These are serious times. The Midterms are mere hours away. Every candidate is either drowning in money from third parties or lingering allegations of past misdeeds or both. Every friend and their grandmother has screamed at you to vote. By now, you may have voted already.
It is incredibly, inescapably, disastrously important.
But for a moment, tear your eyes away from all that and behold the simple elegance that is the Rochester public works department’s latest solution to a messy problem.
The Apache Mall water tower, visible from Highway 52, unassuming with its onion-shaped top and its sky-high view of a parking lot, was a thorn in the city’s side. Through no fault of its own, it and its fellow water towers had become popular spots for the city’s robust turkey vulture population to, well, relieve themselves.
Turkey vultures are beefy, bald-headed, gloomy-looking scavenger birds that feed almost exclusively on dead animals and trash. Their eyesight is also very keen, which makes water towers ideal places to scout out freshly departed prey. Or, you know, a pile of garbage. Whatever’s on hand.
That in and of itself isn’t a problem. But all the vulture poop is. It costs several thousand dollars in taxpayer money to clean the thing.
Rochester Public Works (which didn’t respond to interview requests) tried everything to stop the vultures from taking a dump on government property. For a while, they tried putting boomboxes blasting loud music atop the water tower in an attempt to scare them off. When that didn’t work, they tried some of those inflatable Christmas decorations. Unfortunately, the vultures just did what most disgruntled neighbors fantasize about doing: They popped them.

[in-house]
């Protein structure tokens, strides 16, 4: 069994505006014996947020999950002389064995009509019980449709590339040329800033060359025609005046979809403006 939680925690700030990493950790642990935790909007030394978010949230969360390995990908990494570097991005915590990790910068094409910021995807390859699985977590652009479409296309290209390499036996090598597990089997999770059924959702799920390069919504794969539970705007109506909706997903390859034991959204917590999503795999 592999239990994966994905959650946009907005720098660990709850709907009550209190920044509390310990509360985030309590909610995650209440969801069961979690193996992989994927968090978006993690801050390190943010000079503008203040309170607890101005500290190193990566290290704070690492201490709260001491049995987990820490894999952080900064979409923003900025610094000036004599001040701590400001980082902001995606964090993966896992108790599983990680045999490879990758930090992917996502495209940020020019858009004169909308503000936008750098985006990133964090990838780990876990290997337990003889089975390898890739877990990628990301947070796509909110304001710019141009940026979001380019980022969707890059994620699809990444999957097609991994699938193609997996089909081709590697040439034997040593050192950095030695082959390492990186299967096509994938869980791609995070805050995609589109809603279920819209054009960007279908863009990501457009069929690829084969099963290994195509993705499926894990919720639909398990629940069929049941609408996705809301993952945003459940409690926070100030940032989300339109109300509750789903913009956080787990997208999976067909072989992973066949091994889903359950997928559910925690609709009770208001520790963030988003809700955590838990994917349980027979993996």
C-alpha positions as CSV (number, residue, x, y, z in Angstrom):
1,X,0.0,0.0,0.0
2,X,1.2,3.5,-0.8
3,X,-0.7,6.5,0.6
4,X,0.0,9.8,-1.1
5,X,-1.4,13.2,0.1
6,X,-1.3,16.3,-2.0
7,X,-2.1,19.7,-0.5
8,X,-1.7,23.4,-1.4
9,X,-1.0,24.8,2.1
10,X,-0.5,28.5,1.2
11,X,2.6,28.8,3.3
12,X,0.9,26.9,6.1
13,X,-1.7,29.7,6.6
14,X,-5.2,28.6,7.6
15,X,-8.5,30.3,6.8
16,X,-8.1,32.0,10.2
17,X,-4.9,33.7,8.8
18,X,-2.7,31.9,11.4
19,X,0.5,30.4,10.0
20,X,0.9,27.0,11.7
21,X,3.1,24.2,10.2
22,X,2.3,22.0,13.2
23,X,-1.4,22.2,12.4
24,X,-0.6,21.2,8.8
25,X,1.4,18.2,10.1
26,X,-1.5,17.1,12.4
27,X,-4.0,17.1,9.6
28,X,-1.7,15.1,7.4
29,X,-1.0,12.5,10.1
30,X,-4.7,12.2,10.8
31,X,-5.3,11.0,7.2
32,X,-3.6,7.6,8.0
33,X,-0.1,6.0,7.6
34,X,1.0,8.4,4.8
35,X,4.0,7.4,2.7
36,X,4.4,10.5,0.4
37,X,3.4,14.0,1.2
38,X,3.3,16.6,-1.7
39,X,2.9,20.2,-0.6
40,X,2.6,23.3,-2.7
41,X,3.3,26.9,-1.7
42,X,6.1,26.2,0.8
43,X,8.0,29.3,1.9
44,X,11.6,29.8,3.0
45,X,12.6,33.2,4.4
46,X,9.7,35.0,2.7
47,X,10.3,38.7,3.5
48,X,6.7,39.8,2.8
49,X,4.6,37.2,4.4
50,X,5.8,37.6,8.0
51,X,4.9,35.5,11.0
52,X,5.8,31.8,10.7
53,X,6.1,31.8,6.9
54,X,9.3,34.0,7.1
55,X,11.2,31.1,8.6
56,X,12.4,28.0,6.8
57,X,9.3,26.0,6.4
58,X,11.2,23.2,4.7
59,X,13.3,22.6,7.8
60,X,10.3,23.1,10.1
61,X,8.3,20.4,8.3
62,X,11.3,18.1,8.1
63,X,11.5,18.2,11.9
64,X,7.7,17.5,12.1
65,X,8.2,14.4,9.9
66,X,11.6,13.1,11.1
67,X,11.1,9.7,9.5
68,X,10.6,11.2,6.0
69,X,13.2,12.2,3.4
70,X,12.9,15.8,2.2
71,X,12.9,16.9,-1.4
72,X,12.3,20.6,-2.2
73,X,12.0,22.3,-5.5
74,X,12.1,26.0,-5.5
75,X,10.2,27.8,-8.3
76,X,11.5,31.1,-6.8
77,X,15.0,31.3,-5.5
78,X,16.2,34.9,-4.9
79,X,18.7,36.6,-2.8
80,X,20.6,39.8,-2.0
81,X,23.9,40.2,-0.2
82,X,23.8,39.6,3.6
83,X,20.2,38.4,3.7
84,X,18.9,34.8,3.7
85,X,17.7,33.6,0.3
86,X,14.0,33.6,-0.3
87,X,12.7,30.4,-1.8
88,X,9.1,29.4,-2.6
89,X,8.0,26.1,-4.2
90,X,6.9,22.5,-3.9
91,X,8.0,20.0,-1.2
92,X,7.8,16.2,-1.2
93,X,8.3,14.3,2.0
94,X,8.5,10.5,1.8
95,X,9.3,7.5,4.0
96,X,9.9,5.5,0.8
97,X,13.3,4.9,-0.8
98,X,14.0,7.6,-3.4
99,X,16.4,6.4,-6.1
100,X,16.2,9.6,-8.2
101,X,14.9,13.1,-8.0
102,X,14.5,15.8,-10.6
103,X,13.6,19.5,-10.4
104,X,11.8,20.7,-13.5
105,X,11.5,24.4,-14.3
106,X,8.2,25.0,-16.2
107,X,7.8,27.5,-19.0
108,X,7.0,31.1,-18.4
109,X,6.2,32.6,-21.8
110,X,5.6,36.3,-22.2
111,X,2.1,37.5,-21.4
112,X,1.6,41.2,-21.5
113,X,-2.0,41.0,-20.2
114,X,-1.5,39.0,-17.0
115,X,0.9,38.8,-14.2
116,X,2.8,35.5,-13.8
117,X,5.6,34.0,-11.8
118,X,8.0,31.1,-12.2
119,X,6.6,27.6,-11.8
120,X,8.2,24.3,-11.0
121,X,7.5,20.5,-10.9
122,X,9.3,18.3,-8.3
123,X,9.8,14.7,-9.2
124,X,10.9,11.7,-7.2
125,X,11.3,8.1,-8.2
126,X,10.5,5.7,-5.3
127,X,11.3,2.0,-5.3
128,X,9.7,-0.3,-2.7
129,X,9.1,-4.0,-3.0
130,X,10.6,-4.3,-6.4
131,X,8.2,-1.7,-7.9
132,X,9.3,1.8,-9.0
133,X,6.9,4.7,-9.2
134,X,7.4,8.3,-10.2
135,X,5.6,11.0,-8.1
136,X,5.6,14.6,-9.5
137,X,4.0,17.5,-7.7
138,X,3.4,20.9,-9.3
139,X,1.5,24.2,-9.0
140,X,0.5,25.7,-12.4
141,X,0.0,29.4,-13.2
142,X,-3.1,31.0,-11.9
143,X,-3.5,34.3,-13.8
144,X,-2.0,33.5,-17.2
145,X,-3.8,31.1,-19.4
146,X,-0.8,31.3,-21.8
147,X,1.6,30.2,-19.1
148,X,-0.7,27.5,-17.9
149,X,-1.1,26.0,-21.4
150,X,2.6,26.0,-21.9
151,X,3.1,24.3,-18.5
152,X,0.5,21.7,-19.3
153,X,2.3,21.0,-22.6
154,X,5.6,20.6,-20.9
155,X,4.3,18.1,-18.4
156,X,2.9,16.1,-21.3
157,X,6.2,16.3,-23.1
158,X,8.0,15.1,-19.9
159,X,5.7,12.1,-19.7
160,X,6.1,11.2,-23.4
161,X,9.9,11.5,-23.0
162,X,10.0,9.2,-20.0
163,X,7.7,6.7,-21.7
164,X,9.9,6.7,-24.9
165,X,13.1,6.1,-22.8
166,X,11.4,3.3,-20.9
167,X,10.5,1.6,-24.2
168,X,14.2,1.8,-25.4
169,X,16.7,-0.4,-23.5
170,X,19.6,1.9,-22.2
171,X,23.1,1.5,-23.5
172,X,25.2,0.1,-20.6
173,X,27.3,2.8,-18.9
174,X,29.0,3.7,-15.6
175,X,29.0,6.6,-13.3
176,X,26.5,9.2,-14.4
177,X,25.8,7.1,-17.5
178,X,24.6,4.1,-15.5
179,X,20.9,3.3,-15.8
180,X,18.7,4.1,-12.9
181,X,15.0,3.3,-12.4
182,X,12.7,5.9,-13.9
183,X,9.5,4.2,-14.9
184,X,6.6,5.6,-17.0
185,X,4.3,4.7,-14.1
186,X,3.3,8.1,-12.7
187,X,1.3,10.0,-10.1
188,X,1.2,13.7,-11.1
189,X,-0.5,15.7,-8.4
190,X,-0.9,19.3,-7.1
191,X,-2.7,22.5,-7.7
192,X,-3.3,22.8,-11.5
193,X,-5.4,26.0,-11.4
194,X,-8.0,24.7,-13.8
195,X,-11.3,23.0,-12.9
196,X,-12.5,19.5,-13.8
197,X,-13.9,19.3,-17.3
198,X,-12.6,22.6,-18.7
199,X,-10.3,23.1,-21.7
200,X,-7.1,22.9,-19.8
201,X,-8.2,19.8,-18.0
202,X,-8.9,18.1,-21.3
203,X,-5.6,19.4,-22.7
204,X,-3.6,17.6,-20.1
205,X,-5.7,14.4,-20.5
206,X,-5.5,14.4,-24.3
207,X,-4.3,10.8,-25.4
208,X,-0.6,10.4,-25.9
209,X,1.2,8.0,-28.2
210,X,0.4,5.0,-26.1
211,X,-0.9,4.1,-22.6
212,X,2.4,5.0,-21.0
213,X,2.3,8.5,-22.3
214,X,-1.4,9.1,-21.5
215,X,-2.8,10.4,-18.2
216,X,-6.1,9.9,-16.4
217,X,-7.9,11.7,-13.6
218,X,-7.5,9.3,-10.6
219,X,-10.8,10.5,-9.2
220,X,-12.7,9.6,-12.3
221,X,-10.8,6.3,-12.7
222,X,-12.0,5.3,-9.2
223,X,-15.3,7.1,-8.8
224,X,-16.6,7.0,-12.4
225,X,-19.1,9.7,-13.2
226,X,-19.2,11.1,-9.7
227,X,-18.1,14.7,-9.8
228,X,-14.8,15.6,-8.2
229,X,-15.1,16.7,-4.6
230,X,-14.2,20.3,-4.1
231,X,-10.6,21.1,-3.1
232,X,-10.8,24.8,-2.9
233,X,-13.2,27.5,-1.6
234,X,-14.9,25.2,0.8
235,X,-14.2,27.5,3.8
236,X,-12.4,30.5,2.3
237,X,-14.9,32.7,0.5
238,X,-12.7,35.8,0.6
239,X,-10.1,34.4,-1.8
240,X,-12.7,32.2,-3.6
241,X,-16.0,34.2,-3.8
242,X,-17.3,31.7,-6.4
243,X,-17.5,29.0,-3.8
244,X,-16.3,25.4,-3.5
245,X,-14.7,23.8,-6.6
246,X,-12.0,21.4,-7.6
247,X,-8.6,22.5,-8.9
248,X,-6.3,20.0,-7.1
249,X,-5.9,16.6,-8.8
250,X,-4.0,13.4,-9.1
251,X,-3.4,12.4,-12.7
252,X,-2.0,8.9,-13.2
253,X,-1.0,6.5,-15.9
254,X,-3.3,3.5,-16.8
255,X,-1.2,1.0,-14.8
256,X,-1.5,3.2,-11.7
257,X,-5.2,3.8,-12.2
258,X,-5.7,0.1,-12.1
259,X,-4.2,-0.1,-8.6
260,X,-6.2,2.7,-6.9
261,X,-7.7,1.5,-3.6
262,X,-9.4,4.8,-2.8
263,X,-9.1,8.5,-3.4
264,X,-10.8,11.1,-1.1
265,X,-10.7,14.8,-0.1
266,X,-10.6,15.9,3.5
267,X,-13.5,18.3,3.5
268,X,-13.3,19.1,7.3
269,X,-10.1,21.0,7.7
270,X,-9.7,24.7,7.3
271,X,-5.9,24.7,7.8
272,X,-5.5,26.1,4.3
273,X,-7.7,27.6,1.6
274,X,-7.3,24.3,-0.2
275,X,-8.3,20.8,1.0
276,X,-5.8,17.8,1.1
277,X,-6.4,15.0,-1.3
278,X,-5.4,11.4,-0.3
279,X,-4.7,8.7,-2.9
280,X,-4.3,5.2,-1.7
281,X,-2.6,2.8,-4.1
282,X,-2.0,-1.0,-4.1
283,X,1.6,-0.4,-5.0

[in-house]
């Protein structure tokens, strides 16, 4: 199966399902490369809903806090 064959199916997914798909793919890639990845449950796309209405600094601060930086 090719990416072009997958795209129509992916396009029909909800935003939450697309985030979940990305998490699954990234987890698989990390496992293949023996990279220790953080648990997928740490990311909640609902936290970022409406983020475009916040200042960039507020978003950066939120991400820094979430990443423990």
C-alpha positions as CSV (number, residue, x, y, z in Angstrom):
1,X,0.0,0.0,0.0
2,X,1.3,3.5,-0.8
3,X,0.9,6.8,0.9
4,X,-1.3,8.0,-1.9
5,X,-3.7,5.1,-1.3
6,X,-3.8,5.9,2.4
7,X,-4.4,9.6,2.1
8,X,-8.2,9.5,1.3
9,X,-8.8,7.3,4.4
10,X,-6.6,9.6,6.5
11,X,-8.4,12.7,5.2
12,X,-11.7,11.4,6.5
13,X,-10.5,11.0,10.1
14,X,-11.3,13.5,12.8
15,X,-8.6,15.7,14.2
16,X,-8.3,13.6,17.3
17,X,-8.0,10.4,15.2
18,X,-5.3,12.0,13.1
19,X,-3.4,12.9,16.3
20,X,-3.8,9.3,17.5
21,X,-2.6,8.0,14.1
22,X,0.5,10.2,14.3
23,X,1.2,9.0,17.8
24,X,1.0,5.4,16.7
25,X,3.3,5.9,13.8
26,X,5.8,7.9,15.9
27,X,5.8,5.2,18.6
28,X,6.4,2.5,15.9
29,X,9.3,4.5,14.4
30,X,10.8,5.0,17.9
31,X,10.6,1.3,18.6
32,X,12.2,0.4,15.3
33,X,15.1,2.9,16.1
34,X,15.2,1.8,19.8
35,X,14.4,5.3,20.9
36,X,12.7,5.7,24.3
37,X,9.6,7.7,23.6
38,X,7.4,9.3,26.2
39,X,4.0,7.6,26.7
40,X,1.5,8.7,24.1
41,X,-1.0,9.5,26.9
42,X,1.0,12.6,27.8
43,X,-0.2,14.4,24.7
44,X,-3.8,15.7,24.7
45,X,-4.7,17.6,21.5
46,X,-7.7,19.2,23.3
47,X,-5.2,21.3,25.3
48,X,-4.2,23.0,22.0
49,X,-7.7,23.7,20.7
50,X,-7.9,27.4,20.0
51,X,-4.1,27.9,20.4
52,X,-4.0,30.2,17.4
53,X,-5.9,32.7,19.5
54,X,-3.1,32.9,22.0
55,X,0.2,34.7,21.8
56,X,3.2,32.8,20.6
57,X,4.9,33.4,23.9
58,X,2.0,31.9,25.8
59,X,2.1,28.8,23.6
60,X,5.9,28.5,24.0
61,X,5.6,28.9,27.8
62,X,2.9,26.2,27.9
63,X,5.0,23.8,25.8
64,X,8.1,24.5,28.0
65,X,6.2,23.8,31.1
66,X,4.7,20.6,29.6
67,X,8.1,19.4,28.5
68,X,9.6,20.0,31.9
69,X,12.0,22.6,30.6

That’s when one public works employee had an idea. The inflatables were all well and good, but what really scares a bird is motion.
So it came to pass that the city’s water towers were topped with floppy arm-flailing balloon men -- the kind you’d find in a used car lot. These immediately scared the bejesus out of the vultures and have kept the towers safe since.
The balloon men cost only about $100 apiece and a little bit of electricity to run, which pales in comparison to the $3,000 or $4,000 it takes to clean the water tower, according to WCCO’s report. If you squint, you can see them bobbing and flapping in the wind, goofy smiles plastered on their faces.
In a week, the balloon men will come down for the winter. They will return to their posts once the snow melts, and continue heroically flapping away.